They all look different. An old woman with greasy tufts of hair shuffles along the hallway, dressed in a faded brown house dress. A middle-aged man in jeans and sandals sits on the bench playing with the ends of a light blue scarf casually folded around his neck, obviously not there as a fashion statement. An old man lies on the stretcher with a pillow underneath his head, his torso dressed in a white and blue pajama, showing a few grey hairs on his chest, while his fingers firmly squeeze the metal edges, his knuckles white from effort. Another stretcher supports the petrified form of a man of indeterminate age, only his head visible from around the corner, his eyes frozen on the ceiling. Leaning against a post is a beautiful girl in her twenties, the purple in her head scarf matching perfectly the hue of a big straw bag, her sandals, and loose blouse falling in waves over her white jeans.
Some of them arrived with family. Some of them hold their wife’s or husband’s hand. Some of them were accompanied by a close friend. And some of them came alone, like the beautiful girl in purple, who defiantly chews her gum and flicks her gold loop earrings with her manicured nails; or a man in his sixties, dressed in a dated navy suit coat with a hand-knitted blue vest showing underneath, his gait uncertain, his rough, peasant hand gripping the railings of the parapet. He looks resigned and accepting. Another pair of eyes darts back and forth landing on every face for a second, not able to hide enormous fear and panic. Few of them look around with disdain, as if they did not belong there. Some of them stare at the floor tiles, counting the rows immediately in front of their face, never once glancing up.
When I close my eyes, I can hear a cacophony of sounds, unrecognizable snippets of conversation, a barely audible whisper, a surprising burst of laughter, a rustling of the snack bags, cell phones ringing in tones of Mozart over here, a folk song over there, a bubble-gum balloon popping, an echo of clogs briskly traversing the corridors, and, somewhere in the distance, a faint and painful moan. The air is barely moving, but still saturated with old-lady perfume, the overpowering smell of moth balls, the coconut fragrance of sun tan lotion, the salty aroma of potato chips, and a thousand variations of the stench of summer sweat.
A stranger coming off the street might mistake this oddly assembled group with people waiting at the bus station or waiting to renew their driving licenses, if not for an occasional thick piece of gauze securely held in place by a cross of tape, a small breathing tube protruding shyly from someone’s neck, the unmistakable and unbearable odor of disease surrounding them.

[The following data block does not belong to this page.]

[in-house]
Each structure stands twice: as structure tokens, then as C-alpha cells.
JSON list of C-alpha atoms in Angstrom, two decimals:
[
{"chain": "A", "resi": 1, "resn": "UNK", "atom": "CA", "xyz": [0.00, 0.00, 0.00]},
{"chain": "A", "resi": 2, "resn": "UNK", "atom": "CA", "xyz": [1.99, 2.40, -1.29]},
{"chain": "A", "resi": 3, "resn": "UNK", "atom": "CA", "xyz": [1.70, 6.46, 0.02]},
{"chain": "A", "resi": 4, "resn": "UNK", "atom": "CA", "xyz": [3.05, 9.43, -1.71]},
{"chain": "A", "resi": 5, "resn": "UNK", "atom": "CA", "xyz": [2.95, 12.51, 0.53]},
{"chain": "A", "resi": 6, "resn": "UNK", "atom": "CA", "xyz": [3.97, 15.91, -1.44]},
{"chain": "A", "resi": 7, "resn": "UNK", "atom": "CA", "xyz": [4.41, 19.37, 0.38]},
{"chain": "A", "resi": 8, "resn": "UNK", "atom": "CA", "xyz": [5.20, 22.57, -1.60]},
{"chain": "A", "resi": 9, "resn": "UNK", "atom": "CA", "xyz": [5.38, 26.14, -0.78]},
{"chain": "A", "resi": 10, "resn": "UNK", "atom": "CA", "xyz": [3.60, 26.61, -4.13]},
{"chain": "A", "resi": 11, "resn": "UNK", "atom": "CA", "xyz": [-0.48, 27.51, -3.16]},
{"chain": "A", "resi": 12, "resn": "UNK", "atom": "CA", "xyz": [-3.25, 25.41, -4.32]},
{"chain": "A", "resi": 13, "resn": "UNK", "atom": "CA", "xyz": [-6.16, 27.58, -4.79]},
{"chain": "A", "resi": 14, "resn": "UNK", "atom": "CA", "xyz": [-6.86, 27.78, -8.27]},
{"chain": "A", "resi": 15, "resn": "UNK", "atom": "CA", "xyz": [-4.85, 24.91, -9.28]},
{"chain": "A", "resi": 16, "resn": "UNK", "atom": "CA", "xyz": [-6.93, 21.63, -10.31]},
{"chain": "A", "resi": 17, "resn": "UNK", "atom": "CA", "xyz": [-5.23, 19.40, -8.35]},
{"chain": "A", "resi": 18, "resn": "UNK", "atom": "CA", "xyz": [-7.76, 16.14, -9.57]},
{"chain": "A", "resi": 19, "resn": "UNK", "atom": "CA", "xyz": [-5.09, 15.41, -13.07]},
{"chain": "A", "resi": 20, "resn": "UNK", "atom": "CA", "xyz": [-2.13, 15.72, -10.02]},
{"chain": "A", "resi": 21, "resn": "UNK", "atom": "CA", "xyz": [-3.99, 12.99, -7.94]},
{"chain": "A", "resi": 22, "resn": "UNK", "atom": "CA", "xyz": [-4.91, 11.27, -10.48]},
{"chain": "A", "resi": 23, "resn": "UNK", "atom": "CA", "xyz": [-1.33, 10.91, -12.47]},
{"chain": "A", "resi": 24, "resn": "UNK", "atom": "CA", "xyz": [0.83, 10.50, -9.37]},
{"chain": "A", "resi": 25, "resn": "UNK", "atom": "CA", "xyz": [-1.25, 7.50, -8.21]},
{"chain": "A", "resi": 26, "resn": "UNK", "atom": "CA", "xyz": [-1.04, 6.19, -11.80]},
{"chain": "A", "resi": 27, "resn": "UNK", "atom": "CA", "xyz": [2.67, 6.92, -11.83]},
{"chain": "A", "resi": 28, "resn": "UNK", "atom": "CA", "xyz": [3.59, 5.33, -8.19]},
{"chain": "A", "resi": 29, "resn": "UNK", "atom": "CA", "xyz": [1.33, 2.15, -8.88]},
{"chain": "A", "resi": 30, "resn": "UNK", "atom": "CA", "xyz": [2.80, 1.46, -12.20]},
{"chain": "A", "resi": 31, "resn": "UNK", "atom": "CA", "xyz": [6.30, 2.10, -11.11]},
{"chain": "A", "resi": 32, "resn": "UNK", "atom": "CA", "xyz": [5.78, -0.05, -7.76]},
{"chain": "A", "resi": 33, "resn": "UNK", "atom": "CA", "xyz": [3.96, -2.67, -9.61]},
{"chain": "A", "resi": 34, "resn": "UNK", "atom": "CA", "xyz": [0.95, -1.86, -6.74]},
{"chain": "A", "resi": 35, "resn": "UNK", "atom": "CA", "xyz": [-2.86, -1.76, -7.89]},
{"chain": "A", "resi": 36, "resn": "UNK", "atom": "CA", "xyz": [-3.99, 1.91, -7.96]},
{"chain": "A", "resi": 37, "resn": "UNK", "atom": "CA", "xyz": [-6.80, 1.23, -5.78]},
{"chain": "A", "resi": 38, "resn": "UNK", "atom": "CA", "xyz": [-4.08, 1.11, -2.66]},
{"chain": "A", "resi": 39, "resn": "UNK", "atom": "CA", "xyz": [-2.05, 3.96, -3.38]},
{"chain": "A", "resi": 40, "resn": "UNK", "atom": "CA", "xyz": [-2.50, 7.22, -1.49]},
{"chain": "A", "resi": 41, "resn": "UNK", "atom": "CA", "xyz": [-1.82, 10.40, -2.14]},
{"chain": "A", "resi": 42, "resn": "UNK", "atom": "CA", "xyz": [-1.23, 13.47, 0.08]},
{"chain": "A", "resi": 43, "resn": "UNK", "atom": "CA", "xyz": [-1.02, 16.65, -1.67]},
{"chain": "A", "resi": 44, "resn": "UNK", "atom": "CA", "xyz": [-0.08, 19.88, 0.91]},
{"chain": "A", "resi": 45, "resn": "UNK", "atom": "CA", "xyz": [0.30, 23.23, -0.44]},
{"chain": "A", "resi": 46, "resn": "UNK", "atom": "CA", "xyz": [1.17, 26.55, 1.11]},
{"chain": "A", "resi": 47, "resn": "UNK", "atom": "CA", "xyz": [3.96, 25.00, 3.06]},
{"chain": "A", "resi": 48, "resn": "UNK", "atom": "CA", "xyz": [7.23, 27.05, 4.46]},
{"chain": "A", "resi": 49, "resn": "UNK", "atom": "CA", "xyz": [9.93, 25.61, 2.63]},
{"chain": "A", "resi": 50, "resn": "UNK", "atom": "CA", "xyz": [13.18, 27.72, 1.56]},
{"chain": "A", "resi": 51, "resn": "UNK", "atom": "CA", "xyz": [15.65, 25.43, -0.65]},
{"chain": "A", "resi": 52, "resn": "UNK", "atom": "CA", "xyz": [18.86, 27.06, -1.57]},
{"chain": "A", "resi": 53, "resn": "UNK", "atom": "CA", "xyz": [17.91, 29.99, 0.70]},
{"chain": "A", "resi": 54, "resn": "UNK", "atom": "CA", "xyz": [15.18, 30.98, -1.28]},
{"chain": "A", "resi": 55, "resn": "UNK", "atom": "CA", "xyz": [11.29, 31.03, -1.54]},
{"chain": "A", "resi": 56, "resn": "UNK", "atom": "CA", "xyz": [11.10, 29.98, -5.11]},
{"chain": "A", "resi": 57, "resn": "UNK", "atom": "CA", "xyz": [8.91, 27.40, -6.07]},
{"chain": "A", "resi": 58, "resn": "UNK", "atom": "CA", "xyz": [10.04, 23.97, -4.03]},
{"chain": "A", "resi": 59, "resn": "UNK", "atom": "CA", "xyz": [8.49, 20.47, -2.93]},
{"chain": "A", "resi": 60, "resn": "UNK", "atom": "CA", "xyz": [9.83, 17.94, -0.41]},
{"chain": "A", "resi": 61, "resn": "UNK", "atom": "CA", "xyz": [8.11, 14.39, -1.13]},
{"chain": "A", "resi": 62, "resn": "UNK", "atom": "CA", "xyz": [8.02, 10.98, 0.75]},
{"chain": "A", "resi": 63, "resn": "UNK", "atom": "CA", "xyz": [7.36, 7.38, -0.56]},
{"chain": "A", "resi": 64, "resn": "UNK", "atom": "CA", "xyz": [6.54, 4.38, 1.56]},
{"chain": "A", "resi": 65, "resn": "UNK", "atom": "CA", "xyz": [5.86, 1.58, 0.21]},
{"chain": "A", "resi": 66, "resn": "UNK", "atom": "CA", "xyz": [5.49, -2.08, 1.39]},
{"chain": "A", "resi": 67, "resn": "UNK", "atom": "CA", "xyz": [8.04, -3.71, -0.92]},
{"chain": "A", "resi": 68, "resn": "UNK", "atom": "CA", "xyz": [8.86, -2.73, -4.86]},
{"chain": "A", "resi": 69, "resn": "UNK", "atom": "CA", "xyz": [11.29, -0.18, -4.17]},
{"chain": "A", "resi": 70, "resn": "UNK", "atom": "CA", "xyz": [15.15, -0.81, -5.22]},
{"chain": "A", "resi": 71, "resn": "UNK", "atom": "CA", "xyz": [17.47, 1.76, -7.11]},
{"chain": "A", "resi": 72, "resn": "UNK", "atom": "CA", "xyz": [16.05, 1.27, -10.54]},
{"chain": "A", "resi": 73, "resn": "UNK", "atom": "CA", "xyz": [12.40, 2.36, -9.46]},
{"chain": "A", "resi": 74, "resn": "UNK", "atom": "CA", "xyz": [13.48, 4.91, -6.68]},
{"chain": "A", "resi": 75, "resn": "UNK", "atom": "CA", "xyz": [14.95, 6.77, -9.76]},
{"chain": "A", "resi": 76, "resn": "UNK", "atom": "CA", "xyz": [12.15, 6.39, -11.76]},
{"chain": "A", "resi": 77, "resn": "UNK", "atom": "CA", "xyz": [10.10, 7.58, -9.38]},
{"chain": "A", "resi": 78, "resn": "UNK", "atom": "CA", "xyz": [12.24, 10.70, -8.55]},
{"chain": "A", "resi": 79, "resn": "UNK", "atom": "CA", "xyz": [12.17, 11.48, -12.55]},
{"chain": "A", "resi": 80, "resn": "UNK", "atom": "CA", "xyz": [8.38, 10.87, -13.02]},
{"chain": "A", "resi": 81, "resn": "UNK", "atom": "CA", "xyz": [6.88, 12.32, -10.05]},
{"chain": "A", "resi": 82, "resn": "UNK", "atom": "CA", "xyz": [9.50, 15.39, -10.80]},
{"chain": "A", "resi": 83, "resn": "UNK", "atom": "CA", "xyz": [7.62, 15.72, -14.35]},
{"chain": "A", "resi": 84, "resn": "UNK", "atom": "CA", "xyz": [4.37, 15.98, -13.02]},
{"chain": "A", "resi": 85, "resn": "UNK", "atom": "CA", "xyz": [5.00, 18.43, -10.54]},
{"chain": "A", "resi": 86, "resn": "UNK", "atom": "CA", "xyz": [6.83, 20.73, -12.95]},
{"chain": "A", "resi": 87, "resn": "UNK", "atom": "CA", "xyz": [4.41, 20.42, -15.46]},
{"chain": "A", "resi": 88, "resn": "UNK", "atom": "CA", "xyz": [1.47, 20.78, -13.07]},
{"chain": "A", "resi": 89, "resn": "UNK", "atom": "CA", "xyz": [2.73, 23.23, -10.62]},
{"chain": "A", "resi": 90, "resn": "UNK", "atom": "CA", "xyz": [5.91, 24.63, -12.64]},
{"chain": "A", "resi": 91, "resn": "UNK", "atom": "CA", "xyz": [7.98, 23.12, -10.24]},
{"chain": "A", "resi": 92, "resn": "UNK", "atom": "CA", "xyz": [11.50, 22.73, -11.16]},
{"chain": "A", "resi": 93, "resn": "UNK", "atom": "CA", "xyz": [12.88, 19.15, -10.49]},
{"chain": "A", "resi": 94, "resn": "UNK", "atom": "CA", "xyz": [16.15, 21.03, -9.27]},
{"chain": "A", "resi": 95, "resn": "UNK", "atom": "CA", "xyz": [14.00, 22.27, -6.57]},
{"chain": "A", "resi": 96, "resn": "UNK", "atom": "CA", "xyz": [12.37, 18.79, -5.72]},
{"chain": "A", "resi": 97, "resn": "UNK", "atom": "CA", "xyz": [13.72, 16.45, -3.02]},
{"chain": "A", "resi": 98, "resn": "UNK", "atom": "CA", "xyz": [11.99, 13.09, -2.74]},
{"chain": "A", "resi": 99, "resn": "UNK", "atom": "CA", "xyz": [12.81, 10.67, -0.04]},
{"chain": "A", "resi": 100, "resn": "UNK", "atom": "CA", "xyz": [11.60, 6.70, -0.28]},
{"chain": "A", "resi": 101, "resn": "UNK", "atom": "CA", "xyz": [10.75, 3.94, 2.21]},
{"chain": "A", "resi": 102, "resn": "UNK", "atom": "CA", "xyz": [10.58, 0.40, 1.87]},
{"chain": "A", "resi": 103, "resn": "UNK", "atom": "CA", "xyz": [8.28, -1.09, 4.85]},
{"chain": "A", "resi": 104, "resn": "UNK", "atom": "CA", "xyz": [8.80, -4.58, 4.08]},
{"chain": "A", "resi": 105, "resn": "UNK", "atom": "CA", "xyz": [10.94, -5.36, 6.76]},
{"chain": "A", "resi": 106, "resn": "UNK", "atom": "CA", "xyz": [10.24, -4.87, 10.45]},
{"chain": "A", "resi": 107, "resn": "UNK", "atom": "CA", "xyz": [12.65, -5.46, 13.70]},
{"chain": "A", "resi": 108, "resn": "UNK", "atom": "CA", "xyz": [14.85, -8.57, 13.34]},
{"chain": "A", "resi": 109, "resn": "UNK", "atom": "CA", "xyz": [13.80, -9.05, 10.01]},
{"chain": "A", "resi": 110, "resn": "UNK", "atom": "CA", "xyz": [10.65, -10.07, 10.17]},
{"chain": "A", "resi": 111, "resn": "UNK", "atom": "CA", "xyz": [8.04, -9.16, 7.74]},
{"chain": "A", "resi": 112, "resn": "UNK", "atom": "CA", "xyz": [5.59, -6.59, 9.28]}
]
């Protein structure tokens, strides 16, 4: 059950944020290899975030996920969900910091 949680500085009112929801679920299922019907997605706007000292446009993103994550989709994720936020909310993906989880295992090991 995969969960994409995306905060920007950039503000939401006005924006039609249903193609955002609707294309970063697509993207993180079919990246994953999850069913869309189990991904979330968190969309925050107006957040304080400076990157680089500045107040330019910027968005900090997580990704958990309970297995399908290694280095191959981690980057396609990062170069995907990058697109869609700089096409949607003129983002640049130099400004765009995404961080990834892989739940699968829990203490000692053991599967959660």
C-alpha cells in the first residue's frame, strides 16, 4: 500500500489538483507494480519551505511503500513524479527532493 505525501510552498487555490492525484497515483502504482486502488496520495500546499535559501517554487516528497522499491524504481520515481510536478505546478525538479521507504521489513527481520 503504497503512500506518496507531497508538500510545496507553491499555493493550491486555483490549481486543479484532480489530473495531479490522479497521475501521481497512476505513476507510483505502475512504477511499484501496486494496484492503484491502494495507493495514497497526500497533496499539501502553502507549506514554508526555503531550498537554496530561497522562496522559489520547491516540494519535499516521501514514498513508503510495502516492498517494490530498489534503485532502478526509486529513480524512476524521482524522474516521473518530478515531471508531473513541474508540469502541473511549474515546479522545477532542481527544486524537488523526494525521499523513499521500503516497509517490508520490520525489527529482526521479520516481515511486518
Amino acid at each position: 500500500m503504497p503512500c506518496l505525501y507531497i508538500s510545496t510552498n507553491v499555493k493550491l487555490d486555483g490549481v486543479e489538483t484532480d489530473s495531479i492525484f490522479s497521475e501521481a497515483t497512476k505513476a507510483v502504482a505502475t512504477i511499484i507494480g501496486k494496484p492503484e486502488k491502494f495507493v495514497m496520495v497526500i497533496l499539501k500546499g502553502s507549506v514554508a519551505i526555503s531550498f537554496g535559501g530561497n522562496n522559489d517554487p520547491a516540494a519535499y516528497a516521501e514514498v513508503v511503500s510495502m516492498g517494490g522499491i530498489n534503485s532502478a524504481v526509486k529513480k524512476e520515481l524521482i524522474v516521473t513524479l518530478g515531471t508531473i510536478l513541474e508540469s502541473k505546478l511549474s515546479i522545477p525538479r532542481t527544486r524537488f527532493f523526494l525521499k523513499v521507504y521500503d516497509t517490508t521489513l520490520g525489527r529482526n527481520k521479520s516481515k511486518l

They all look different. They are young and old, they are sophisticated and not so sharp, they are classy city dwellers and earth-bound farmers; they are poets, and lawyers, and cashiers, and surgeons, and retired housewives. They live around the block, and they travel six hours by a tired bus whose windows are welded shut to prevent some random draft of fresh air from penetrating and killing insidiously the dozens of people riding it.
The only thread that connects them is the big shopping bags that each one of them holds close to their bodies. The bags are cheerful, advertising companies and grocery stores, featuring big bows and flowers in celebration of someone’s birthday. They are recycled from the previous trip to the computer store, saved just in case from the year before, when the kid got his first pair of skiing shoes. These are the biggest shopping bags, new, shiny and resplendent in all colors of the rainbow, hiding their ominous content deep inside.
When I first entered the spacious room and read the words Oncology and Radiology Ward, I saw the famous line from Dante’s Inferno inscribed instead: Lasciate ogni speranza voi ch’ entrate. My knees wobbled and I stumbled, unable to hold the tears back when I noticed all those big shopping bags, each one hiding a mortal life inside. And now, as regulars, we join the group, Father dutifully toting our own big shopping bag, all silver and navy, holding a file that keeps getting thicker every day and a grayscale set of X-rays, MR film, and CAT scan readings.
The waiting room of the ward is light, the walls are painted white, and large windows allow the cloudless blue skies of late summer to enter unencumbered, letting the early morning sun play with the metal frames and throw blinding reflections haphazardly. There are lush potted plants in every possible shade of green tucked in the corners, and the nurses are all young, pretty, and unbelievably kind. When they breeze through, their pony tails swing from side to side and all the faces turn to them expectantly, breathing in the inebriating scent of youth, hope, and subtle summery perfume, feeding on their energy and warmth in their smiling eyes.